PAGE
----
Git Tutorial Part 2: Repository, Cloning, Tracking and Staging

This article gives the basics for a beginner user who needs to start tracking and contributing to projects managed with git.

The Git Repository

Initialising from an existing directory
git init

This command creates the .git directory.At this point nothing is tracked though.

git add *
git add README
git commit -m 'Initial Commit'
Cloning an Existing Repository

Cloning pulls an existing repo from a remote location to your local machine. This is usually the case when you want to contribute to an open source project. Remember the entire history is cloned. The latest copy of the project is checked our into the working directory.

git clone https://github.com/yiisoft/yii.git yiimod

The above command clones the yii framework into a folder called yiimod in the current directory.

Recording Changes

Each file in your working directory is of a certain state: tracked or untracked.

Tracked Files: In previous repo snapshot as unmodified, modified or staged.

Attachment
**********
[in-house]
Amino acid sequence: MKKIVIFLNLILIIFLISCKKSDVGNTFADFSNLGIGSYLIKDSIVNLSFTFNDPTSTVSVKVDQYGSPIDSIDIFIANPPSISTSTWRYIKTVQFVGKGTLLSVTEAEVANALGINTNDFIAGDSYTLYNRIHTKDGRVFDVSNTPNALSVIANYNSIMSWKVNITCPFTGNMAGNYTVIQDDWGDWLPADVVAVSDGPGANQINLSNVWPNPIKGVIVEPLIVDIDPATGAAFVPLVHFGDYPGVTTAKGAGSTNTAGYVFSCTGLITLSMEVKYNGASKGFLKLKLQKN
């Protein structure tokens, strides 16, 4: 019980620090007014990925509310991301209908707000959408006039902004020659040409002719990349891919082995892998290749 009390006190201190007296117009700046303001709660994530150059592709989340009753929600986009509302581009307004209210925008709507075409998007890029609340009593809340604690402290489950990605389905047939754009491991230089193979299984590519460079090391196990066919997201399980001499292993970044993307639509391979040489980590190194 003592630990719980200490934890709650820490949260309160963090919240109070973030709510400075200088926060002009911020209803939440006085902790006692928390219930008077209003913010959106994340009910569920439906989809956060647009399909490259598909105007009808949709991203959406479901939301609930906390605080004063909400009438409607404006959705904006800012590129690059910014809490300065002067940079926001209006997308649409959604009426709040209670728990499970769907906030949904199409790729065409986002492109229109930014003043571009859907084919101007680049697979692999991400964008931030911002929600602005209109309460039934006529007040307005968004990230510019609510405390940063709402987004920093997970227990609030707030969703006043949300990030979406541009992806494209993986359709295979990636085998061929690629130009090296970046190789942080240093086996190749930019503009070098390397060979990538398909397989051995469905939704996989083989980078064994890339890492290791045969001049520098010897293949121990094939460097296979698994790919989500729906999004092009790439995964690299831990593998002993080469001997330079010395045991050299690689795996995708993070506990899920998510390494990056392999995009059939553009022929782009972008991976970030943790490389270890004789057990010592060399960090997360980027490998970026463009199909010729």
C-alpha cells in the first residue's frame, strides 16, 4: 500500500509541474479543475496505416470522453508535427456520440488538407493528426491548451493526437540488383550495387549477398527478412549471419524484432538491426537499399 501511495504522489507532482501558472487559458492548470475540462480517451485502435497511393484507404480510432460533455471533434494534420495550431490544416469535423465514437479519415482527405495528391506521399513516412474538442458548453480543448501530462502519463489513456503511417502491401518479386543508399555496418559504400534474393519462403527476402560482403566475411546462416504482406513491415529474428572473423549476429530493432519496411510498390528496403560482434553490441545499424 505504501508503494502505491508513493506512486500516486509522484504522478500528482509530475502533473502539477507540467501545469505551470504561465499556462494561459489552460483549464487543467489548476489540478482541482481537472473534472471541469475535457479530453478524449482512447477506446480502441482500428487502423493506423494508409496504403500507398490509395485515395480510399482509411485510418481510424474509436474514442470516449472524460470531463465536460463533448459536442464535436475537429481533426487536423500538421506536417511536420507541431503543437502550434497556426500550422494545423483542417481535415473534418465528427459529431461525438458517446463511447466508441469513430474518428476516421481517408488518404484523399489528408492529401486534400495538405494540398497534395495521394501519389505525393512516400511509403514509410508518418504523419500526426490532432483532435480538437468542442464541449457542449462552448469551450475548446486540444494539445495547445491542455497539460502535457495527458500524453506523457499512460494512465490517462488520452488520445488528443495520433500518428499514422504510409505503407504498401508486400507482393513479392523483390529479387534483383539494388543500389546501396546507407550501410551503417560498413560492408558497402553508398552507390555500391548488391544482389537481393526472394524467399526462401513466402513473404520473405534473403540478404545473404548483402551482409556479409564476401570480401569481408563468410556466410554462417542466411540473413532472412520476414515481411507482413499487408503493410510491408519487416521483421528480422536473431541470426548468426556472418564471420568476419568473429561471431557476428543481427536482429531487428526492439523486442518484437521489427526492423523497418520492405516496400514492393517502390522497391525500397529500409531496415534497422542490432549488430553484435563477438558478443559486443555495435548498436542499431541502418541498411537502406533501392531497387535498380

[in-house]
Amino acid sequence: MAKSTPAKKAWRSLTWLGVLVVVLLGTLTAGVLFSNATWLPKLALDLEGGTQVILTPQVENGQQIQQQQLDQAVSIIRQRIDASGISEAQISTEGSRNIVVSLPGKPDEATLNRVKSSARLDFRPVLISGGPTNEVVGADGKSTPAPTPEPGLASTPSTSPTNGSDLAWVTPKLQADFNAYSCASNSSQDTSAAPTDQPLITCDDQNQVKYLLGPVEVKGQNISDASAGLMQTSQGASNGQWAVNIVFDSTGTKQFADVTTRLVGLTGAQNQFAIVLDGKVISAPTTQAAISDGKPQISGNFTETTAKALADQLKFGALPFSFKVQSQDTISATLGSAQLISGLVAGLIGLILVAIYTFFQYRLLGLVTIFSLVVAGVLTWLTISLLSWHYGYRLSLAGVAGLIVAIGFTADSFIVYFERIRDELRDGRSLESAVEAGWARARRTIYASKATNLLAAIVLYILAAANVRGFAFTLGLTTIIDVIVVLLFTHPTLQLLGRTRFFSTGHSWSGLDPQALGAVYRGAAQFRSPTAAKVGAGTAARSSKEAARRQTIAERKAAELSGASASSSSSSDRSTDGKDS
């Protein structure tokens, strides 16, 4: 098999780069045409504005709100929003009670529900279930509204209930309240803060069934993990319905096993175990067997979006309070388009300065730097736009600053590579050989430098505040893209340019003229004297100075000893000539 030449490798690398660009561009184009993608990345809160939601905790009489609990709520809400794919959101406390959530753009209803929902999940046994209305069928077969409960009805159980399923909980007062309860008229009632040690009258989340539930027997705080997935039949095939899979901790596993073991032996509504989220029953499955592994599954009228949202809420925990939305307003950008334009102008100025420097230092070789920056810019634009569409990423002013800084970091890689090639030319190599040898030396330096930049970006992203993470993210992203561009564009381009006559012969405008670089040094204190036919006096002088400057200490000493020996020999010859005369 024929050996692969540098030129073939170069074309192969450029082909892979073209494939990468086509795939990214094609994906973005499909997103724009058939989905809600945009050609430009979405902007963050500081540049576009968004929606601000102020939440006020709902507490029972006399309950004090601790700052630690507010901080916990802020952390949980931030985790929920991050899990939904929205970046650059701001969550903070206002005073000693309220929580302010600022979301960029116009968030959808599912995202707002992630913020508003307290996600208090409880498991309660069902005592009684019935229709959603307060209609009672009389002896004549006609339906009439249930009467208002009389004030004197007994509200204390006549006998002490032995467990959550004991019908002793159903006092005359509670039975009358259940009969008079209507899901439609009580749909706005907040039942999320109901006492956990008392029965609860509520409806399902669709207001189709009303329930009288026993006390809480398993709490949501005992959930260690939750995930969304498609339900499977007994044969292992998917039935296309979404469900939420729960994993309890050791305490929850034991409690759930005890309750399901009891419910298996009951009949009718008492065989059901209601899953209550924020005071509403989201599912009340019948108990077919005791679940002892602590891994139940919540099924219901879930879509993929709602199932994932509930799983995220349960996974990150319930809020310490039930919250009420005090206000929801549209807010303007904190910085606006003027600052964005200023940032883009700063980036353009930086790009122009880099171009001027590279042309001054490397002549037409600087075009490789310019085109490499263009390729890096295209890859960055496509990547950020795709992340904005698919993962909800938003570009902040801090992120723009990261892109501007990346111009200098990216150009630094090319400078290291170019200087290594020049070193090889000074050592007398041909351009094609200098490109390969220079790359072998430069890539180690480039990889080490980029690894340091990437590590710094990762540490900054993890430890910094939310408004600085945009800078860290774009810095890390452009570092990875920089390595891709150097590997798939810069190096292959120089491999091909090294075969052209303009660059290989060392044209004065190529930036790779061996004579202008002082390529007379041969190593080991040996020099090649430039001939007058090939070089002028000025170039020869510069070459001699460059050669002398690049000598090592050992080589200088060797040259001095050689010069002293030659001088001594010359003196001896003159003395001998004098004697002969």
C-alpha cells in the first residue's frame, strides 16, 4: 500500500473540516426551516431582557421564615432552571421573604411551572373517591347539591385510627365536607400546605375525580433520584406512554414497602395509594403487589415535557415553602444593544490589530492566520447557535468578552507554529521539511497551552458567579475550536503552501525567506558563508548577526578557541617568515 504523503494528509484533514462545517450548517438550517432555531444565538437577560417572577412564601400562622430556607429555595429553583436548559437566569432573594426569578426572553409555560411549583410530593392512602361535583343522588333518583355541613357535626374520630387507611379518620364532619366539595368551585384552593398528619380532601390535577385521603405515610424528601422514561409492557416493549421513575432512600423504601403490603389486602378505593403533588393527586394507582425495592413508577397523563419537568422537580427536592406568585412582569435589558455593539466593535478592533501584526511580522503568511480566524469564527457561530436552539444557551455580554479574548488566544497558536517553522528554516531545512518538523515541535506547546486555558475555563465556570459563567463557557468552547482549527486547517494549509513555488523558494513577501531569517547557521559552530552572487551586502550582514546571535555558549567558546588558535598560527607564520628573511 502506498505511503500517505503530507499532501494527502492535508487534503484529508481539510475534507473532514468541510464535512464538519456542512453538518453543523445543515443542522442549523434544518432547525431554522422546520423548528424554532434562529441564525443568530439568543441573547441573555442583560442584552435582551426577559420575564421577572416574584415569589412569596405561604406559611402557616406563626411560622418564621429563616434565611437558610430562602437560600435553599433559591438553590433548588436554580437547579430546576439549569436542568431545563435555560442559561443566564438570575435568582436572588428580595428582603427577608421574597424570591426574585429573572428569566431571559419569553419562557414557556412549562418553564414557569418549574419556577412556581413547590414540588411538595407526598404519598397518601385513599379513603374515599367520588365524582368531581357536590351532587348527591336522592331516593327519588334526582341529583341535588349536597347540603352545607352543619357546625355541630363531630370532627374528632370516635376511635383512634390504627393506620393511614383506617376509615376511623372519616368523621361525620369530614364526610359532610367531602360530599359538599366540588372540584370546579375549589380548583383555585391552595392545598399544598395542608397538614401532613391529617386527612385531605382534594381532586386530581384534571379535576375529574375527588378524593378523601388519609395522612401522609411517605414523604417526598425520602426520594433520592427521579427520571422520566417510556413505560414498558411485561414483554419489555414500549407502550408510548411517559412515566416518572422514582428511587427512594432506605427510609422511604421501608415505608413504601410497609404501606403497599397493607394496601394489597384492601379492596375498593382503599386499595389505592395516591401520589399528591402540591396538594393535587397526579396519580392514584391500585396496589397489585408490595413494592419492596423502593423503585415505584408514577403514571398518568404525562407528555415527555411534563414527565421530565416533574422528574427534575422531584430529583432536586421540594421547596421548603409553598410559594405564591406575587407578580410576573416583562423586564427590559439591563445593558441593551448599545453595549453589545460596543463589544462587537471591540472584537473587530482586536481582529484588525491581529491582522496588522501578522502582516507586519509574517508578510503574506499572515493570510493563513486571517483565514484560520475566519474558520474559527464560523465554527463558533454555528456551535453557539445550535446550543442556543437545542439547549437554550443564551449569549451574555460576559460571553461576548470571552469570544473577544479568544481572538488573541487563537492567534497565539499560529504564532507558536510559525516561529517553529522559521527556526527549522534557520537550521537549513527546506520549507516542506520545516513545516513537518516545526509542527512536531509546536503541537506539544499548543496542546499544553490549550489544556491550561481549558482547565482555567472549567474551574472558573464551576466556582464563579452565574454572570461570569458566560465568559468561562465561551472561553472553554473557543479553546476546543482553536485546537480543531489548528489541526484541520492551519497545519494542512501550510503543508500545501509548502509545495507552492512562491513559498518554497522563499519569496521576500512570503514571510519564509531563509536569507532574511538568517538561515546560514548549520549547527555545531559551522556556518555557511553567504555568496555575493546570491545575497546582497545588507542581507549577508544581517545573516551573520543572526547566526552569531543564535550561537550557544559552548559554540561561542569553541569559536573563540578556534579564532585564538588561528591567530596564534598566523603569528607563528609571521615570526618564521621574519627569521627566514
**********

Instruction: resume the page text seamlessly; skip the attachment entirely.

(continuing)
Untracked Files: Files not in last snapshot and not in staging area.

When you first clone a directory all files will be tracked and unmodified. When files are edited they become modified, they are staged and then commited.

Checking File Statii

git status

This command tells you what branch you are on and the statii of files.

Adding a new file to the repo will give a response of:

 untracked files:

If you want to start tracking the newly added file you must explicitly:

git add <new file>

You must explicitly do so as it is possible that you application during compilation or runtime, additional unnecessary files were created.

Once you have added the file it is now staged as git status will give:

Changes to be commited:

If you modify a tracked file, without adding git status gives:

Changes not staged for commit:

This means the file is tracked and modified but not staged. If you add the modified file, the new file and modified file will show up under:

Changes to be commited:
new file: <new file>
modified: <modified file>

If you modify the <modified file> again, after git add, it will show up under both staged and unstaged changes. You will need to stage those unstaged changes.

Taken from: Pro Git